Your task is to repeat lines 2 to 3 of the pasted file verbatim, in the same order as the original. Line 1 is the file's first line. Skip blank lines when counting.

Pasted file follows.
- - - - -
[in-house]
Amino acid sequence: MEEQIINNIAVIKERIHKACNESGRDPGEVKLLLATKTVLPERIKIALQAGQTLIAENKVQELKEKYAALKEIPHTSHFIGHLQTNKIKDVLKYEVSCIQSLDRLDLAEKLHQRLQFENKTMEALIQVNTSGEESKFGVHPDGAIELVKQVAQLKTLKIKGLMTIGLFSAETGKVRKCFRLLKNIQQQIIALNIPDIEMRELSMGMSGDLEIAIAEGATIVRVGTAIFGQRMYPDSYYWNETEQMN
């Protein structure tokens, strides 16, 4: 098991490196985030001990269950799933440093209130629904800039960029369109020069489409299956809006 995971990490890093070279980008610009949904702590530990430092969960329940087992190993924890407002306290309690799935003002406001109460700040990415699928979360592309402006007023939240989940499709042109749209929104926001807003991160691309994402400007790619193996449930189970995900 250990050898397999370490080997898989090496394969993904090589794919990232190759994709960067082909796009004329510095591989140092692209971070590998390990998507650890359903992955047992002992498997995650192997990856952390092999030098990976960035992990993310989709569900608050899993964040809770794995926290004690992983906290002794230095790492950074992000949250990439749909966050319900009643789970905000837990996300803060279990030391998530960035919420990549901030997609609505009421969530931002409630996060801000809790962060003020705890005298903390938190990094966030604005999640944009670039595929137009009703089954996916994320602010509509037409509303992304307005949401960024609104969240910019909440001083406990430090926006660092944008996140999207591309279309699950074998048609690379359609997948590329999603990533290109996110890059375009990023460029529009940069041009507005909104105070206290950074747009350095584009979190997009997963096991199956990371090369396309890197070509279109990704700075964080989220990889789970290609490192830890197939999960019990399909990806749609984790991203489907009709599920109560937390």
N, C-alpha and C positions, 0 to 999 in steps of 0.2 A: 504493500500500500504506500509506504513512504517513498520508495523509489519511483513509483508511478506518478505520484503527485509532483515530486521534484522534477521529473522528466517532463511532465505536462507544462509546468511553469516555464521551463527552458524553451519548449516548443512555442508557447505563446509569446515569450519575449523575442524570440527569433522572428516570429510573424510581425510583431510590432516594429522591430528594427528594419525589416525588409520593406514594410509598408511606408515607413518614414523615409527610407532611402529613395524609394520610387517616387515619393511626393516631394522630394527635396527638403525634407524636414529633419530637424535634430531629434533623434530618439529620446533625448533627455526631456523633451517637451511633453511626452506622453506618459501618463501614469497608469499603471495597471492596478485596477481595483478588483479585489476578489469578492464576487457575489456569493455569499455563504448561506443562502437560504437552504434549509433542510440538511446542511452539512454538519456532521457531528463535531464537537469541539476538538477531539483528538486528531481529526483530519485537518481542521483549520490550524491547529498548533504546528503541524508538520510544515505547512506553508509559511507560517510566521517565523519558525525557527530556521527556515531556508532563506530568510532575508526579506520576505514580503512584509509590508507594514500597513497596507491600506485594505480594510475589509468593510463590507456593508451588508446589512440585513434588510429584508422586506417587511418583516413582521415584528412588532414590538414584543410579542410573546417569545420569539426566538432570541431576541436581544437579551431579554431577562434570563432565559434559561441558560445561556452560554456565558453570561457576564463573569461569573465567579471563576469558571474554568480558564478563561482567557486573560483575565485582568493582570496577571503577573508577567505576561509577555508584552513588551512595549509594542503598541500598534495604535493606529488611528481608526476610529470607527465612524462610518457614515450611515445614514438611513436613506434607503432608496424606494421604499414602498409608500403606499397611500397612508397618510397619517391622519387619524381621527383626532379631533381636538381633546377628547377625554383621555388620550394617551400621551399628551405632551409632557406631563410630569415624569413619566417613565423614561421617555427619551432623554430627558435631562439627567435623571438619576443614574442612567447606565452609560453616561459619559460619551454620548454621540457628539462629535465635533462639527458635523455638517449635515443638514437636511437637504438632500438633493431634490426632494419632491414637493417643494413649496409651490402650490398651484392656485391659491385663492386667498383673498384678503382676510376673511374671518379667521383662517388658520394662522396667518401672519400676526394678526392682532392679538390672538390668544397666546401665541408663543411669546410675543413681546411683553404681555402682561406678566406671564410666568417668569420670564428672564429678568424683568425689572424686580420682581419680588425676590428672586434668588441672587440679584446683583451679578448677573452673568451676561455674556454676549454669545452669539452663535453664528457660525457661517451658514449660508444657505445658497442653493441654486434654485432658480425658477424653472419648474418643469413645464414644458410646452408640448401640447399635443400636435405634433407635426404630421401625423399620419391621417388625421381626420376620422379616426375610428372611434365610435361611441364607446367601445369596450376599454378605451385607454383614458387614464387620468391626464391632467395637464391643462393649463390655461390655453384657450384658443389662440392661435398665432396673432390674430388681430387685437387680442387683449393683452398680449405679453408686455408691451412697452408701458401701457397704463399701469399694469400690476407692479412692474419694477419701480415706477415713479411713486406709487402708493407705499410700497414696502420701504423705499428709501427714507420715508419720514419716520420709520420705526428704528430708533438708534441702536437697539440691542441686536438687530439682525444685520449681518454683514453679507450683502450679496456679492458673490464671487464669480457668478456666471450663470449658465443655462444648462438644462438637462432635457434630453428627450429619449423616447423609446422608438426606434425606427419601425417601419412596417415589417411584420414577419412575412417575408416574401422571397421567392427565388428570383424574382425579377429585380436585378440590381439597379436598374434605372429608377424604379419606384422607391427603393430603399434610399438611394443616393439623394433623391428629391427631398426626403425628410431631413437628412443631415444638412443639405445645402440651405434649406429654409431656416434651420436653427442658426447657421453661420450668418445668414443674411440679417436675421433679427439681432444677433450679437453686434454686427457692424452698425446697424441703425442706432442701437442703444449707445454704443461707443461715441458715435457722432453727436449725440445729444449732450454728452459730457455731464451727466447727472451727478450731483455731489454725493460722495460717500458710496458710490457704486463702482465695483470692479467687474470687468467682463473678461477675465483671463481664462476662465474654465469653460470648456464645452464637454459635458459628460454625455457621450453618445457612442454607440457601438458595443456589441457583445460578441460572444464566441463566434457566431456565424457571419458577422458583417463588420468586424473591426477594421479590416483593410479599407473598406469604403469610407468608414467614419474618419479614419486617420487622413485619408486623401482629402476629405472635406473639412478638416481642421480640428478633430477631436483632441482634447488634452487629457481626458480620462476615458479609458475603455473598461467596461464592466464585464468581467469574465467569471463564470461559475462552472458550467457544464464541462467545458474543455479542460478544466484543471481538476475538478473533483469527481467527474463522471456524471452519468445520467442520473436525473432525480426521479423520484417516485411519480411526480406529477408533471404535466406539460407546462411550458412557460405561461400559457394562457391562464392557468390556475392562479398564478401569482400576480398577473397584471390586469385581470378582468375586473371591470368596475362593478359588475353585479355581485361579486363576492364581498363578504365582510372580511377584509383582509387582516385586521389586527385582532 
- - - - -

Amino acid sequence: MEEQIINNIAVIKERIHKACNESGRDPGEVKLLLATKTVLPERIKIALQAGQTLIAENKVQELKEKYAALKEIPHTSHFIGHLQTNKIKDVLKYEVSCIQSLDRLDLAEKLHQRLQFENKTMEALIQVNTSGEESKFGVHPDGAIELVKQVAQLKTLKIKGLMTIGLFSAETGKVRKCFRLLKNIQQQIIALNIPDIEMRELSMGMSGDLEIAIAEGATIVRVGTAIFGQRMYPDSYYWNETEQMN
């Protein structure tokens, strides 16, 4: 098991490196985030001990269950799933440093209130629904800039960029369109020069489409299956809006 995971990490890093070279980008610009949904702590530990430092969960329940087992190993924890407002306290309690799935003002406001109460700040990415699928979360592309402006007023939240989940499709042109749209929104926001807003991160691309994402400007790619193996449930189970995900 250990050898397999370490080997898989090496394969993904090589794919990232190759994709960067082909796009004329510095591989140092692209971070590998390990998507650890359903992955047992002992498997995650192997990856952390092999030098990976960035992990993310989709569900608050899993964040809770794995926290004690992983906290002794230095790492950074992000949250990439749909966050319900009643789970905000837990996300803060279990030391998530960035919420990549901030997609609505009421969530931002409630996060801000809790962060003020705890005298903390938190990094966030604005999640944009670039595929137009009703089954996916994320602010509509037409509303992304307005949401960024609104969240910019909440001083406990430090926006660092944008996140999207591309279309699950074998048609690379359609997948590329999603990533290109996110890059375009990023460029529009940069041009507005909104105070206290950074747009350095584009979190997009997963096991199956990371090369396309890197070509279109990704700075964080989220990889789970290609490192830890197939999960019990399909990806749609984790991203489907009709599920109560937390």